SMC unveils $9.6 million expanded nursing building
Published 10:31 am Friday, January 11, 2019
DOWAGIAC — Leadership at Southwestern Michigan College has long been preparing to usher in a new era of nursing. Now, the college has the facility to make that dream a reality.
Wednesday evening, SMC hosted a reception to unveil it’s newly renovated and expanded nursing facility on its Dowagiac campus. The new 29,086 square-foot facility, more than double the size of the previous building, cost a total of $9.6 million, with $4 million coming from a state grant and $1.1 million coming from donors. Construction on the nursing project began in August 2017 and was completed in December 2018.
“It feels great to finally reveal this,” said SMC President David Mathews. “It’s certainly been a long journey, and I’m just so excited about how we are going to be able to do more and grow our nursing program and add other health-related programs. It is just real exciting.”
The new facility features:
• Eight classrooms.
• Three debriefing rooms.
• A new CNA classroom.
• A dedicated medical assisting classroom.
• A student lounge area.
• An enlarged faculty area.
• Two eight-bed skill labs that will provide students with a place to practice skills such as inserting IVs, checking blood pressure and performing total body assessments.
• A four-bed simulation lab that is a complete replica of a hospital room. In the simulation labs, students will be able to work with mannequins that are capable of emulating real-life medical conditions such as high blood pressure, cardiac arrest, bleeding and giving birth.
Mathews said the simulation lab would provide students with a better education by giving them hands-on experience.
“In some ways, this is the heart of this facility,” he said. “Our students will have the chance to work with robots in these simulations and work through some very challenging scenarios.”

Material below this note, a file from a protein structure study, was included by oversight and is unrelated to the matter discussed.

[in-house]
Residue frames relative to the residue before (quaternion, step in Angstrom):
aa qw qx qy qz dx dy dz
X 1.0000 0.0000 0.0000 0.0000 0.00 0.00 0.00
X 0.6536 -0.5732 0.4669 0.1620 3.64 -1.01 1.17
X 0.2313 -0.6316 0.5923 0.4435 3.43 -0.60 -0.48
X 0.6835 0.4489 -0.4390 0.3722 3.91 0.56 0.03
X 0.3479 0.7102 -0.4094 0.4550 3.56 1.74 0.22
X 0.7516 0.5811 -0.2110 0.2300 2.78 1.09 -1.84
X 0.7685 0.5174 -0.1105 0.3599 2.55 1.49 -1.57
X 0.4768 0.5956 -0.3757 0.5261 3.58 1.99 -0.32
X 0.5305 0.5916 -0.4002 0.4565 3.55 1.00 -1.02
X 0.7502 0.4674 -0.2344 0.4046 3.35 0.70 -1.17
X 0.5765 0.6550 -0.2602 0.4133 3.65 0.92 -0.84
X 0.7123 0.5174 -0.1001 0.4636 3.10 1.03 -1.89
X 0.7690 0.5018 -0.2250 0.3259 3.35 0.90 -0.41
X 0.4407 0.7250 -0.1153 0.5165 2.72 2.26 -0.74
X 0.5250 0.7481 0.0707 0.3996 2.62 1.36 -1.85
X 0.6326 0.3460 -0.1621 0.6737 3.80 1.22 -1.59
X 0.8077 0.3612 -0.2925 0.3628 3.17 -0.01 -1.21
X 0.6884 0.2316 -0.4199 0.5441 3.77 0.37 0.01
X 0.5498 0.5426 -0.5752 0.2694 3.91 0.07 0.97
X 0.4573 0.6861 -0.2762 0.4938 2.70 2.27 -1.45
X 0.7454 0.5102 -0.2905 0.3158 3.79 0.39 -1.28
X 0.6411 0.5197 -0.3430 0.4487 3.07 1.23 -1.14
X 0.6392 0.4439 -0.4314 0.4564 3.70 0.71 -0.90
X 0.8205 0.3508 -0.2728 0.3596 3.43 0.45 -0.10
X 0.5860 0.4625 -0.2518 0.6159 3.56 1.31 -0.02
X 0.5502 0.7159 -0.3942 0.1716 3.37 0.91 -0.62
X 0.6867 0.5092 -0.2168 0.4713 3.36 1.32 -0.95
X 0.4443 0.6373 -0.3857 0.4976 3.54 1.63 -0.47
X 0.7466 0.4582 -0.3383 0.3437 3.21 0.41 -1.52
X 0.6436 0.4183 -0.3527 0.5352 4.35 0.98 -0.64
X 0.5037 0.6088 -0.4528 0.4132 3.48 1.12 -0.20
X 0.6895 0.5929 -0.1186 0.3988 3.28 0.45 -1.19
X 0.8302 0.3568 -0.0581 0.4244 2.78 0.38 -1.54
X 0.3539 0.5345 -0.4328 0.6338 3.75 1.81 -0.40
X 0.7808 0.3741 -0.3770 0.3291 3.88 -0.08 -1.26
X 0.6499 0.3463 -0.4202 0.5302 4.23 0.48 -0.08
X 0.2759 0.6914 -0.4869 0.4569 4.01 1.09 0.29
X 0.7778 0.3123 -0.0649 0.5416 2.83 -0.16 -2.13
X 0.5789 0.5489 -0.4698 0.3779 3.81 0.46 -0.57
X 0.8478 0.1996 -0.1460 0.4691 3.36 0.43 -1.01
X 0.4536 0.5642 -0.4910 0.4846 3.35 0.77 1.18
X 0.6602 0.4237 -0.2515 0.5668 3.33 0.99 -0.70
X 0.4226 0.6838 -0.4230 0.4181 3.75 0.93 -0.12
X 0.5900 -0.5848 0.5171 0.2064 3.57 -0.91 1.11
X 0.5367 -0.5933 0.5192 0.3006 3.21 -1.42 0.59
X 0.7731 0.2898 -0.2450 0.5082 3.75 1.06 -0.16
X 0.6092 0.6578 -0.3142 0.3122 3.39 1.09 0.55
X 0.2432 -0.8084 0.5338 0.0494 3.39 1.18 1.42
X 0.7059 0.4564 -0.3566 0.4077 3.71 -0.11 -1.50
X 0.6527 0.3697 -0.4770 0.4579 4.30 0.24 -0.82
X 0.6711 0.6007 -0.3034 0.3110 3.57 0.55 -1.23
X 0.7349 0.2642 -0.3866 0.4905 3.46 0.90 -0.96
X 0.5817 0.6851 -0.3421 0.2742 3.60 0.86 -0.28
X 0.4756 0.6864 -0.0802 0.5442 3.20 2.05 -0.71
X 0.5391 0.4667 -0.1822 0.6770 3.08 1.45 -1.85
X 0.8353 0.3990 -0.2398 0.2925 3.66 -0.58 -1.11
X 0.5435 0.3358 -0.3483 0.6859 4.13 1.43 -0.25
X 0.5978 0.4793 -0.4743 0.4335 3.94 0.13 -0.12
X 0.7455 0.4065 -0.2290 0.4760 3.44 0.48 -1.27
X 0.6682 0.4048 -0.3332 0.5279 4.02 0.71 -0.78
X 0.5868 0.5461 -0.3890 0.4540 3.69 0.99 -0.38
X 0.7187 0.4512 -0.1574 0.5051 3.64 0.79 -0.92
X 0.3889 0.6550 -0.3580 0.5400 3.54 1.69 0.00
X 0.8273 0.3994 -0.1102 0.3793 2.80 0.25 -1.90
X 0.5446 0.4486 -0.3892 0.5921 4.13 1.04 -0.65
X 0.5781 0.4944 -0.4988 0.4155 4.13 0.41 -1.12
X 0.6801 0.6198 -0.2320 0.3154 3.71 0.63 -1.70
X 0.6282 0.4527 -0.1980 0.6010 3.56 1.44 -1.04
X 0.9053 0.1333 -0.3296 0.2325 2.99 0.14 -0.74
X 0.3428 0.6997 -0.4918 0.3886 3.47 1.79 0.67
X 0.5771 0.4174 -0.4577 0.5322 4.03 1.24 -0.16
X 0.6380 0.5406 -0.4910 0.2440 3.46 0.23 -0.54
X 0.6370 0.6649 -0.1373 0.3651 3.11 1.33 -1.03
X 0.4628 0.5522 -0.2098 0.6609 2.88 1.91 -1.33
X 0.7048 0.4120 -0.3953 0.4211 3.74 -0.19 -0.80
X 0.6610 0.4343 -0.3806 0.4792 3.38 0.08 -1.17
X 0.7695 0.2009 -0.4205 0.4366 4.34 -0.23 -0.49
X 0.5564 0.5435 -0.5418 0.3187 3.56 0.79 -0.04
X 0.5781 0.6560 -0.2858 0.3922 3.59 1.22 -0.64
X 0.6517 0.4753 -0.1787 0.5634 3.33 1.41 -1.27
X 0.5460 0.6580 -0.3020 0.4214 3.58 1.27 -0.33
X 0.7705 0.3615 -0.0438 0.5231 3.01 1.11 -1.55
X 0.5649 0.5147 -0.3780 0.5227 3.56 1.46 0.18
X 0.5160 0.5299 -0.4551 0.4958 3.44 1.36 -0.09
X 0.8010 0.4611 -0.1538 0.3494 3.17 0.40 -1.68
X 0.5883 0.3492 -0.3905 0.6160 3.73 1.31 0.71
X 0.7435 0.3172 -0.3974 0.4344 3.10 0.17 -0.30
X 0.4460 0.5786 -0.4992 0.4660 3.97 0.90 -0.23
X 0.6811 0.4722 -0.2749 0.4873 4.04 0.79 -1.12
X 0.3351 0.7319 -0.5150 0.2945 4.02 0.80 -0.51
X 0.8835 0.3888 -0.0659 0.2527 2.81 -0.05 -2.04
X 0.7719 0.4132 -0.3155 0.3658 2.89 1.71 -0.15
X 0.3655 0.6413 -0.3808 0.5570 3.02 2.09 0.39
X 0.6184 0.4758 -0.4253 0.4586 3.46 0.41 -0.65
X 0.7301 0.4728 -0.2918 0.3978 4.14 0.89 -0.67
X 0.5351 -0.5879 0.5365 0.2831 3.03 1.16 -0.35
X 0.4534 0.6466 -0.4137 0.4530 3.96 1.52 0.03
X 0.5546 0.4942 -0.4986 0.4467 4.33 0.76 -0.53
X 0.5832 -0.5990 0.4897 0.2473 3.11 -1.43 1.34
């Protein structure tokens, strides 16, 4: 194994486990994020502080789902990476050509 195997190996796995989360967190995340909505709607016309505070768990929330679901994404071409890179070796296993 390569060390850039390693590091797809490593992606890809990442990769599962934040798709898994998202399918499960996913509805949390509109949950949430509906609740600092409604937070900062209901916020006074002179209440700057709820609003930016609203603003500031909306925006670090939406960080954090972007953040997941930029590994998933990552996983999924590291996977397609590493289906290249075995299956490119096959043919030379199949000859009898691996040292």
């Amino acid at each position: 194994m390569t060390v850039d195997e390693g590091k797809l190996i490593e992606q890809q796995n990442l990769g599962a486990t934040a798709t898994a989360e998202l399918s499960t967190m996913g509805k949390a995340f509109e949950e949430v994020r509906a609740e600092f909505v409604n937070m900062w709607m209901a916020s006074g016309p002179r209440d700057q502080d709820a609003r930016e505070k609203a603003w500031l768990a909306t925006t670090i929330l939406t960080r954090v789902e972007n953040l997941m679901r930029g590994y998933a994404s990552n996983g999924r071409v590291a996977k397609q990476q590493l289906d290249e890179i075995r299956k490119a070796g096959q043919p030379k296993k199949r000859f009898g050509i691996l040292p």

The new facility will also allow SMC to accept more nursing students each year, according to Rebecca Jellison, dean of the school of nursing and health sciences at SMC. Currently, the program accepts 40 students each semester.
Mathews said the nursing program has always been a flagship program at SMC and that the new expanded and upgraded nursing facility was a necessary investment to continue to provide quality education to nursing students at the college. Since 1964, SMC has graduated more than 3,000 registered nurses from its program.
“Since the beginning, nursing has been important to both SMC and the community,” Mathews said. “SMC nursing graduates are so woven into the community, and they will continue to be. It’s part of who this college is and to have a facility like this for our students is just really exciting.”
At Wednesday’s reception, Dr. Pamela Jeffries, dean of the school of nursing at George Washington University, spoke as guest speaker. In her remarks, she said that SMC’s new facility was top of the line, specifically praising the simulation lab.
“This is an amazing space,” she said. “It’s just state of the art. … The investment that this community has made is unbelievable.”
Now that the building has been unveiled and students have begun to learn there, Mathews said he is looking forward to using SMC’s nursing facility to train the next generation of nurses in Cass County.
“The goal of this project was to create a facility that matched the quality of programming that we were already delivering,” he said. “We think the next 50 years of nursing and health education at Southwestern Michigan College is going to be even more exciting than the previous 50.”